Here are some lovely buildings and cathedrals:






 We ate what is basically the german hot dog; only a lot better:



      We had a special, and very popular drink here called, "Gluhwein." Gluwein is hot wine that they serve around Christmas, and it's pretty tasty. Nobody freak out--I had the children's version, a "kinder punch."This brings me to another myth:

Myth No.3: "Everyone drinks in Germany, including the kids!" Nope. This is not true.

        We really can't get enough of this place. It's amazing. I'll try to take some better, more focused and intentional pictures for future posts. 

On the train to Nurnberg Christmas Market

After the Christmas Market




Wednesday, November 24, 2010

I Wish I Spoke German

 We're here! It's so bizarre. Like a whole other country.

This post is long, dear reader. You should either grab a snack, or go back to Facebooking. Might I suggest a brief nap in the middle?

Before I begin, I would just like to say that I wish I spoke German. While a lot of people here speak at least SOME English, all of the signs, TV stations, printed Materials, etc. are in German...I know you're probably thinking, "Duh?! It's Germany." Before I thought learning the language would simply be a bonus, It's now looking like learning the language may become more like a necessity.

The flight here was pretty terrible. And when I say terrible, I just mean 8 hours. Being seven months pregnant on a long flight is stupid. Just stupid. I thought, "Hey--I am feeling exceptionally comfortable these days. This flight will not phase me." I get a good chuckle when I think back on saying that. However, I did do everything in my power to ease the pain of jet lag; including: drinking tons of water (I got up to use the bathroom at least ten or eleven times..at least), eating lots of fruits and vegetables, avoiding caffeine, and attempting to stay awake during the day, and sleep on the plane (well that sleep part didn't happen--you can't have everything).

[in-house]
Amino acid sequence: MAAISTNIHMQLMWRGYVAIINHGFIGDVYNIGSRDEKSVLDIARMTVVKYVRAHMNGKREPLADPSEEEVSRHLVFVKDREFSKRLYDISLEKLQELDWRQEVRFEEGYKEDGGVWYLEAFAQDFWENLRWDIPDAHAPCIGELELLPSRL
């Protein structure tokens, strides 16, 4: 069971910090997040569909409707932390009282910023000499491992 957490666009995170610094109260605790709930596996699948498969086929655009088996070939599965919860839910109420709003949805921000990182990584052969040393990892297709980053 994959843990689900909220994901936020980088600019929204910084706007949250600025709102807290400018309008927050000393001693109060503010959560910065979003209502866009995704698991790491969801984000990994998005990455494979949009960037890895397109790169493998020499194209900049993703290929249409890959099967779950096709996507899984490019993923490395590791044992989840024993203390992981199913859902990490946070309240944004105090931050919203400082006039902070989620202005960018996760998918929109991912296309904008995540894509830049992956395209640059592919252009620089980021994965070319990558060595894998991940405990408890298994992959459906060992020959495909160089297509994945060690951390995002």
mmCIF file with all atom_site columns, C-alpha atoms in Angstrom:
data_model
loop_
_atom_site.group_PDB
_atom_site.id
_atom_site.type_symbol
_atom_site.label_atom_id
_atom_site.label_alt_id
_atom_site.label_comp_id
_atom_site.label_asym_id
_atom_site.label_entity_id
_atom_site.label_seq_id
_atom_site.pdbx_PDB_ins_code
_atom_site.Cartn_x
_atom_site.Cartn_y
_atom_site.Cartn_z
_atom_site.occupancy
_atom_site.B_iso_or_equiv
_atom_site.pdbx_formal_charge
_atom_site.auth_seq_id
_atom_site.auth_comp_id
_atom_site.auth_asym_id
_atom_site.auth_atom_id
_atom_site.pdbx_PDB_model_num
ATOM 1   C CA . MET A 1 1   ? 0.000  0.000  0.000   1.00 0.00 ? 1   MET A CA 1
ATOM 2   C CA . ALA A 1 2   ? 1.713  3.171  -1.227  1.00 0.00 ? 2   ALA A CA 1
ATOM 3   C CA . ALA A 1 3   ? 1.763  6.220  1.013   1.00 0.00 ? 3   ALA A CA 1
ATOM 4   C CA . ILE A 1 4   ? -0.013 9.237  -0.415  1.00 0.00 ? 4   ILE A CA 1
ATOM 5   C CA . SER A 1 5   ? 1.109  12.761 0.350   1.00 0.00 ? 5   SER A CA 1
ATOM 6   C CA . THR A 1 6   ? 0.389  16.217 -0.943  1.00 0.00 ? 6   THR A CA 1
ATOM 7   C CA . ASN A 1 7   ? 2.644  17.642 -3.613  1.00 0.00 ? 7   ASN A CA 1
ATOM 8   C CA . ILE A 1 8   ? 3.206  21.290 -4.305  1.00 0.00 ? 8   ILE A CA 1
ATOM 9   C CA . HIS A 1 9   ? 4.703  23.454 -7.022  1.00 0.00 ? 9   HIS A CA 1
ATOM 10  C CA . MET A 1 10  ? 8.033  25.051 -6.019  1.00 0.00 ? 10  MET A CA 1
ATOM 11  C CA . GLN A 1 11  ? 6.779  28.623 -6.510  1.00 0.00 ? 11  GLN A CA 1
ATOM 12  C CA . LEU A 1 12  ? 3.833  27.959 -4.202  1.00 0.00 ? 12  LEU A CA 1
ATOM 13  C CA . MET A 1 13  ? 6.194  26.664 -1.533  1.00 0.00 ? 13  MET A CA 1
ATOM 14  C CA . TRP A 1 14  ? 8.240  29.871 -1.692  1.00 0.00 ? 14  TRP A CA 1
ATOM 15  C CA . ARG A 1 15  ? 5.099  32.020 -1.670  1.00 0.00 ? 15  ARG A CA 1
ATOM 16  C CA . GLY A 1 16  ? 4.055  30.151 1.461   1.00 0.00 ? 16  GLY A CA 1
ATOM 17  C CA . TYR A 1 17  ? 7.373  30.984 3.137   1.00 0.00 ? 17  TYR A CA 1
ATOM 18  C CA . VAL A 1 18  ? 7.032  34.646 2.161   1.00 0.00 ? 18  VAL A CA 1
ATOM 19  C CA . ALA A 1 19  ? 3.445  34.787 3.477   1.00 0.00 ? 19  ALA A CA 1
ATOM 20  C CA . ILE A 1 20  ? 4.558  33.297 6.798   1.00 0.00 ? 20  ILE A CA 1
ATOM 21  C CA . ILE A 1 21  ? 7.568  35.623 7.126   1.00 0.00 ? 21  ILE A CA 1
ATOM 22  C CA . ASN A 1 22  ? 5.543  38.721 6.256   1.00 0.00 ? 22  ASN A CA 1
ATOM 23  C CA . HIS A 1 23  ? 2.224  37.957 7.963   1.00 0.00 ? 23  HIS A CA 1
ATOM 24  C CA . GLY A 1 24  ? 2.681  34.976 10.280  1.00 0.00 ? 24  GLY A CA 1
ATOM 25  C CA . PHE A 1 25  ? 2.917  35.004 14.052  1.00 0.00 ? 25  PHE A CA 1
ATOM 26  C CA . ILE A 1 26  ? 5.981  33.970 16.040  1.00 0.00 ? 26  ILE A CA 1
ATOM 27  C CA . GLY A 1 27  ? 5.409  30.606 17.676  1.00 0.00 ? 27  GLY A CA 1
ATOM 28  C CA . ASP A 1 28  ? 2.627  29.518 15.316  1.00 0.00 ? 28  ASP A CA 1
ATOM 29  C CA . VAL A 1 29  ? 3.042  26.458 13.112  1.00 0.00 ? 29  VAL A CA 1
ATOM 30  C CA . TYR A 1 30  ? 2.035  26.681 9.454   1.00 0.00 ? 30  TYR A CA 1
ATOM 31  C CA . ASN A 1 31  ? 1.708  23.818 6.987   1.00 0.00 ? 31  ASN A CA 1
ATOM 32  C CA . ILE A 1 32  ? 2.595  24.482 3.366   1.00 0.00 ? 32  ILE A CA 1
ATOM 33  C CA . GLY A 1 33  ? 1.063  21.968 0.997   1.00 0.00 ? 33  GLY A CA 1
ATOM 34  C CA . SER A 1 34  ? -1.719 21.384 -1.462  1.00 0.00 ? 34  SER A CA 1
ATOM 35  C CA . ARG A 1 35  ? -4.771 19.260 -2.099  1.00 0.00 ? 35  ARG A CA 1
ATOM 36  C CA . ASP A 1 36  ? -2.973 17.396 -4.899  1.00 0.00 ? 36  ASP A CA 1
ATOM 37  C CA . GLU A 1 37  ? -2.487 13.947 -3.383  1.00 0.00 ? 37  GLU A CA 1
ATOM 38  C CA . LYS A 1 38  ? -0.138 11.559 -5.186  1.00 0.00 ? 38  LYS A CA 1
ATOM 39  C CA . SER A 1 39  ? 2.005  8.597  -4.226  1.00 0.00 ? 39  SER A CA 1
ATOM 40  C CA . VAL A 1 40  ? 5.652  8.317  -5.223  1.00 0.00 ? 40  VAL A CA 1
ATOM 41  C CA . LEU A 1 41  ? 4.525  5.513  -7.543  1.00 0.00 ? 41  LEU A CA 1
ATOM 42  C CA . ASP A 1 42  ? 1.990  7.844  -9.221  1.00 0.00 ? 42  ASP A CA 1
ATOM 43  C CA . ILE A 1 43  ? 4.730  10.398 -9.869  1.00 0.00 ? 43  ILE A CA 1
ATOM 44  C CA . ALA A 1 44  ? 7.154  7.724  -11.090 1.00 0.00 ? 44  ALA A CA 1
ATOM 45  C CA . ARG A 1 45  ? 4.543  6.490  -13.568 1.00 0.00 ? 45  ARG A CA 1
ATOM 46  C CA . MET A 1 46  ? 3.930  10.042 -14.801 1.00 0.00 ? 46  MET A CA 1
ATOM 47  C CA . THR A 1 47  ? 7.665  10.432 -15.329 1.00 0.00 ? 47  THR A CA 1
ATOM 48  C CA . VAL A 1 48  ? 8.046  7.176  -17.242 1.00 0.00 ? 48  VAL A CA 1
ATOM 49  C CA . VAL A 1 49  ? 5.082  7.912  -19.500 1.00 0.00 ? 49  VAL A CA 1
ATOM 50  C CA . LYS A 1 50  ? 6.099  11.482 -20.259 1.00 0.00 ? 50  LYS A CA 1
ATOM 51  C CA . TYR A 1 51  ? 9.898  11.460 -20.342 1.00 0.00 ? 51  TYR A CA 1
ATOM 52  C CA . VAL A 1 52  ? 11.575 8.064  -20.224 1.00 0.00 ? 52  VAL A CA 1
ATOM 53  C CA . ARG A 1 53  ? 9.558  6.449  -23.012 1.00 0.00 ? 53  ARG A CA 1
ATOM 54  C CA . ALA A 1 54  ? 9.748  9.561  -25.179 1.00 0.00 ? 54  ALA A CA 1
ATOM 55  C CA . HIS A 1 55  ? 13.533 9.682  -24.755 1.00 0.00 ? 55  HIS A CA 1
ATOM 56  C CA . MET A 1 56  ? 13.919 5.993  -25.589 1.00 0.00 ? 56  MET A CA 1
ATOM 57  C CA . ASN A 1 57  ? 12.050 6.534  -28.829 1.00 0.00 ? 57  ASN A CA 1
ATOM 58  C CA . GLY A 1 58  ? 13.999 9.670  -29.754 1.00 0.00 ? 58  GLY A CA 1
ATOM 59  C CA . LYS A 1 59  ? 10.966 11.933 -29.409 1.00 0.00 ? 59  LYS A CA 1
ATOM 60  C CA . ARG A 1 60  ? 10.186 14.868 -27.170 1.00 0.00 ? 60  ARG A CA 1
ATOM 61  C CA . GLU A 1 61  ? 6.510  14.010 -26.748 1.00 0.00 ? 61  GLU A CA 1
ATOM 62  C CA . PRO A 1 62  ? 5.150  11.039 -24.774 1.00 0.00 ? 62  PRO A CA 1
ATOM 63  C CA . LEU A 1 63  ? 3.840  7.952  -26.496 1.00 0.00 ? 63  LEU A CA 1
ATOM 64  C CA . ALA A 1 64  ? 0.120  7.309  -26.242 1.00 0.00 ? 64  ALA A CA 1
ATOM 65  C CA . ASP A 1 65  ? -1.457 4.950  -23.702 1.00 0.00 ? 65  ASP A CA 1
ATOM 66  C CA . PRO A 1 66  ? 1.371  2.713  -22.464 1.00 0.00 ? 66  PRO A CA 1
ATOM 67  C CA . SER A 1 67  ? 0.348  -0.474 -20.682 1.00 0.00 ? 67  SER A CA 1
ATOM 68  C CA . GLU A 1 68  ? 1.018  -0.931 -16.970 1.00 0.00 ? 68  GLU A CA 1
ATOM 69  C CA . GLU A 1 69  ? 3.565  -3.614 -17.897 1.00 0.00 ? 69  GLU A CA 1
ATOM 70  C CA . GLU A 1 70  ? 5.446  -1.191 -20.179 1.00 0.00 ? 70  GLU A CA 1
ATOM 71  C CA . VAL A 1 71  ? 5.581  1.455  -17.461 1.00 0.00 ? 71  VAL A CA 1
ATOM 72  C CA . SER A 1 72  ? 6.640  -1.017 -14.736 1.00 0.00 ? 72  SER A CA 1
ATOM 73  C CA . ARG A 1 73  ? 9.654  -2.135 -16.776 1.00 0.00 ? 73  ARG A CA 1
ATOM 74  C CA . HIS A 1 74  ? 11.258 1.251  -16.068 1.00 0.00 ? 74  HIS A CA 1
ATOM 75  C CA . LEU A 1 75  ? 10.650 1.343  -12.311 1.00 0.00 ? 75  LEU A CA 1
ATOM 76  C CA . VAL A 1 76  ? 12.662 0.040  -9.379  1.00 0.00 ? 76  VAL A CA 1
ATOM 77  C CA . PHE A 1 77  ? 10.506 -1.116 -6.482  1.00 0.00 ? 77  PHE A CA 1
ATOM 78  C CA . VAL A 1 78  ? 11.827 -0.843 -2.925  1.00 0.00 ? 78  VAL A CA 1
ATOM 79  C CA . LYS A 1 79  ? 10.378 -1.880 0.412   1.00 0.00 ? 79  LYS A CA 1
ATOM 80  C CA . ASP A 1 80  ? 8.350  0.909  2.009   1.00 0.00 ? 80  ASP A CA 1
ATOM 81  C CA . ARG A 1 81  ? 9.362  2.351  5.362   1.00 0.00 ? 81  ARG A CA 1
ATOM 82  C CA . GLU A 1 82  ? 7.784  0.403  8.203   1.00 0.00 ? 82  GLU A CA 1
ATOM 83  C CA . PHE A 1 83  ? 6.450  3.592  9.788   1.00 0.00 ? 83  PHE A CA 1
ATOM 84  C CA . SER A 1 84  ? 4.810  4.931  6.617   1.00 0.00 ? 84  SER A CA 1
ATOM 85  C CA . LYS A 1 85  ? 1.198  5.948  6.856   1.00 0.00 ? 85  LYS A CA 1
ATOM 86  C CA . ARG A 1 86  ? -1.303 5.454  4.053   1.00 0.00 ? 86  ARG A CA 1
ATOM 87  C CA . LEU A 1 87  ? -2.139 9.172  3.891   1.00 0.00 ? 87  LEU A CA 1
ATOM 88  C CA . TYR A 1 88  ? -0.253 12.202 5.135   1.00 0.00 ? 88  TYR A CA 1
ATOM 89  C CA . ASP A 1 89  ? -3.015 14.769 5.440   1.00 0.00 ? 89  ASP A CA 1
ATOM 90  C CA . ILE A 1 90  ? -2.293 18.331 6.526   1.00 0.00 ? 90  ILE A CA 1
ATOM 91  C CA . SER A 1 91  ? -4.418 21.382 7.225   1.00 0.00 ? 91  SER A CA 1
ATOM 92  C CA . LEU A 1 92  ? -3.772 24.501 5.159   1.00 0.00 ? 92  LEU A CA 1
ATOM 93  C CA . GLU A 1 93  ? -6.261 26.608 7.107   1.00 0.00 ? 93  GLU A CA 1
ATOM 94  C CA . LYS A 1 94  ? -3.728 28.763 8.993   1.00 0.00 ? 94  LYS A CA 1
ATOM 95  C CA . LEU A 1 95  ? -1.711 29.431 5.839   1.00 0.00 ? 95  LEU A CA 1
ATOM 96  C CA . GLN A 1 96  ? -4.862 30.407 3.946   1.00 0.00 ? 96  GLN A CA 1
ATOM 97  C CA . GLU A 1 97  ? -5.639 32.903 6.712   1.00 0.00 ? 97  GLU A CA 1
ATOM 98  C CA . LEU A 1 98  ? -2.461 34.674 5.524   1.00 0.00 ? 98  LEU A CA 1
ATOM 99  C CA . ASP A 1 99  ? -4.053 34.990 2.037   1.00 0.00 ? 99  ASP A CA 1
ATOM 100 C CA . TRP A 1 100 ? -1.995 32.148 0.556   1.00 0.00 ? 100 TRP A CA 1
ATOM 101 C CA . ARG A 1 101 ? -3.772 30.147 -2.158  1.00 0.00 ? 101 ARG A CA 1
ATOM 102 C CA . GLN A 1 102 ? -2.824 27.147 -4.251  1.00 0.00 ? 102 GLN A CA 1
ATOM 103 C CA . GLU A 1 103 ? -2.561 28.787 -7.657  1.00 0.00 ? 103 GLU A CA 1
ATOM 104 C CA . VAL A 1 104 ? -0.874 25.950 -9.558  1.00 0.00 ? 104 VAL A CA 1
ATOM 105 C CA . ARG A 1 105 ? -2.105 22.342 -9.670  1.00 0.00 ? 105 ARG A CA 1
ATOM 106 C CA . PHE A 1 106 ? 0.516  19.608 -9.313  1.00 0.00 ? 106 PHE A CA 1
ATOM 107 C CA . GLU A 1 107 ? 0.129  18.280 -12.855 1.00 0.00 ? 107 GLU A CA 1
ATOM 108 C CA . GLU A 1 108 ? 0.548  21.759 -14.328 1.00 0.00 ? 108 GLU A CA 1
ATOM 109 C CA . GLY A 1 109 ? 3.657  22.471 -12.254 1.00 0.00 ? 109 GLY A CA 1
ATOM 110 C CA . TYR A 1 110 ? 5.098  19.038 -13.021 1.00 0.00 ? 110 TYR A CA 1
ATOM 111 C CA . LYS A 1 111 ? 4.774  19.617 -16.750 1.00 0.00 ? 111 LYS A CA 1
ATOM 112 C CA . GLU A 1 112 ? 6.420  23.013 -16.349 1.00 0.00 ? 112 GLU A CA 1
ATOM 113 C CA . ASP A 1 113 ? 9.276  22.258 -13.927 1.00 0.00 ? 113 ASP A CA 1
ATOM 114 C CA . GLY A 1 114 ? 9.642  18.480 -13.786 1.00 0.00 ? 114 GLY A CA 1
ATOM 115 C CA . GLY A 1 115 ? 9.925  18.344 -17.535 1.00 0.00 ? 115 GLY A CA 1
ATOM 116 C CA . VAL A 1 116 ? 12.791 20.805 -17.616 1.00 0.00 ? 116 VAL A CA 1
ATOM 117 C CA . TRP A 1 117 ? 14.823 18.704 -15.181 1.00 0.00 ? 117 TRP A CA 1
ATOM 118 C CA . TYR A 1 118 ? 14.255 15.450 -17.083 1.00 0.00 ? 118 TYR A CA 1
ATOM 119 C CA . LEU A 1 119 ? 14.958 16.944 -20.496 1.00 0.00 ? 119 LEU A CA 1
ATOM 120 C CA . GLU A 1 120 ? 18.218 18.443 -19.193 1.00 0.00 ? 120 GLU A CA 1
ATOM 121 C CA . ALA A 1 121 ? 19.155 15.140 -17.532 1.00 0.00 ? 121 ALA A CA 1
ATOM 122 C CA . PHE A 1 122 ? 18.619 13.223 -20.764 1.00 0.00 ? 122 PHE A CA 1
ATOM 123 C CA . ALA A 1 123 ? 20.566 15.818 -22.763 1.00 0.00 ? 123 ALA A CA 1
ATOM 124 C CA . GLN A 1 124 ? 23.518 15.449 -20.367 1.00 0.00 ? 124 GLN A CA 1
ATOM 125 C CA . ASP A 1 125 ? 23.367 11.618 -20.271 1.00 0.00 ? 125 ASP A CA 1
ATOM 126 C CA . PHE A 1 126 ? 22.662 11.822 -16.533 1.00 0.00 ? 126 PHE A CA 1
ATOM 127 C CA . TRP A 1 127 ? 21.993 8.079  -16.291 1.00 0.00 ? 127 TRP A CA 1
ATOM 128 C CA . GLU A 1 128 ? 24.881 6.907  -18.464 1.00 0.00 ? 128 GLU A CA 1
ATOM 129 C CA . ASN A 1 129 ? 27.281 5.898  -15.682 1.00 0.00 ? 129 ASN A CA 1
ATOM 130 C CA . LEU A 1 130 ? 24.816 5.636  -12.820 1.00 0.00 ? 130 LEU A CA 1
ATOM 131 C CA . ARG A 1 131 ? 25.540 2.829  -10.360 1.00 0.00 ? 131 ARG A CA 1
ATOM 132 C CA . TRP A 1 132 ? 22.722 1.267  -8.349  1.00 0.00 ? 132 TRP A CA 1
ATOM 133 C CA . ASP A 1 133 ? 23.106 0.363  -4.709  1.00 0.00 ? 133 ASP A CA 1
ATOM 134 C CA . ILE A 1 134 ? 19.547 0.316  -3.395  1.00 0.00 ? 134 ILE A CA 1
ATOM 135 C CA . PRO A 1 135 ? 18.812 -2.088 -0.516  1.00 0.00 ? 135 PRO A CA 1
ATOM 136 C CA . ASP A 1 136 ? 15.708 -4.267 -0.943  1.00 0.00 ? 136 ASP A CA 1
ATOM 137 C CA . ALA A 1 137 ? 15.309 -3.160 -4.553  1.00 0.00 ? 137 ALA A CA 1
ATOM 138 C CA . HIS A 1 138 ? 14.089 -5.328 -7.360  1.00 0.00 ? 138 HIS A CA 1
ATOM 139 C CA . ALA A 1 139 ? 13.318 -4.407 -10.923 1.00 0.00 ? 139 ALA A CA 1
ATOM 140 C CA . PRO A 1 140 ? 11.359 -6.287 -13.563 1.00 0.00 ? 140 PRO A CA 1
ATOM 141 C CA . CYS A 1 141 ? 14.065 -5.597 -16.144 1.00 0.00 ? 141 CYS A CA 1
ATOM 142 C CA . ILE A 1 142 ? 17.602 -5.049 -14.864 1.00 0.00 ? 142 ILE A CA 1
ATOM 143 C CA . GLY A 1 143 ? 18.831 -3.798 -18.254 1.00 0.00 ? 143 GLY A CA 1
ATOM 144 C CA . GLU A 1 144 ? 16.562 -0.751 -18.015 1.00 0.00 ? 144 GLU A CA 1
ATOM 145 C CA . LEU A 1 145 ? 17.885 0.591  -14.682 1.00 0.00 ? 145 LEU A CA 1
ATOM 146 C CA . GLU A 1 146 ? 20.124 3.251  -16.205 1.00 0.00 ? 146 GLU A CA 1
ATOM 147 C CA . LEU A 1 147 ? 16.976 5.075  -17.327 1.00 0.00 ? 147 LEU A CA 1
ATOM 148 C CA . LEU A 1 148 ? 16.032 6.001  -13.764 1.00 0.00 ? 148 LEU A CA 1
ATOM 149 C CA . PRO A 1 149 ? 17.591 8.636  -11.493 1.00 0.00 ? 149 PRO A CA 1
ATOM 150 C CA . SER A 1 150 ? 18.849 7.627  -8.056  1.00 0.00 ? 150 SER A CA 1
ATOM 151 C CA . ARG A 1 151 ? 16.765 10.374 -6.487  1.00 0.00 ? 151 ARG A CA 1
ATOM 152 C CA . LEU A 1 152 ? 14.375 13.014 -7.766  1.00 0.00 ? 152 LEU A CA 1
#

When we got to the airport in Germany it was almost overwhelming. To be truthful, I think we were too tired to be completely overwhelmed by anything. But we got off the plane, started walking inside to baggage claim, before we realized: "Oh wait......where are we going?" No one told us. Why would they? So, we stopped to use the bathroom first so we could think straight. The toilets here are different. They all look like this:












We quickly realized we weren't going to be able to find baggage claim on our own without having to traverse the airport. So we asked for help. I want to take this moment to tell you that not everyone in Germany is happy about speaking english to Americans. Eventually we found the right direction, and sign overhead toward "baggage claim" but when we got close we found this:

Alright, who's with me here: in America, if you saw that in an airport you might think, "Oh wait a second...I don't think I can go through here--this must be blocked," not in Germany. So we stood there baffled, (soooo American....so so American looking) for a few seconds before finding a customs agent to ask where the baggage claim area was. She instructed us to go through the forbidden barrier. When we did we met a man who was not happy to see us. When he asked where we were going, (to STAMP OUR PASSPORTS! YAY!!!) he laughed a "stupid Americans"  laugh. Who could care. Who could even care? Not us.

When we got to baggage claim an Army guy (I'm not going to do ranks here---does anyone even know them? Probably not, so let's just make this blog easier from now on--ARMY GUY) was waiting for us, and a few other soldiers, (all going different places in Germany). We loaded up our tons and tons of luggage, (so American...so so American) on to these weird (but helpful) carts, and headed up to this waiting area, where we waited for a few hours for everyone else who was being stationed in Germany to arrive. Then we got our buses, (which was interesting because I THOUGHT we were taking trains, oh well) and headed our separate ways.

Our bus driver, by the way, was fabulous. I don't his name---I was too tired to ask. But he wore skinny jeans, very trendy--a plaid vest, (which he made LOOK trendy) and an oxford shirt. His was a little man, probably 5'8, 135 pounds--and in his later fifties, (He also smoked a cigarette that did not appear to have any odor?) his English was pretty good, but he also spoke in short sentences, "We drive all the way through to Vilseck, or we break?" He was very enthusiastic too--I think he LOVES bus driving. So, that's nice.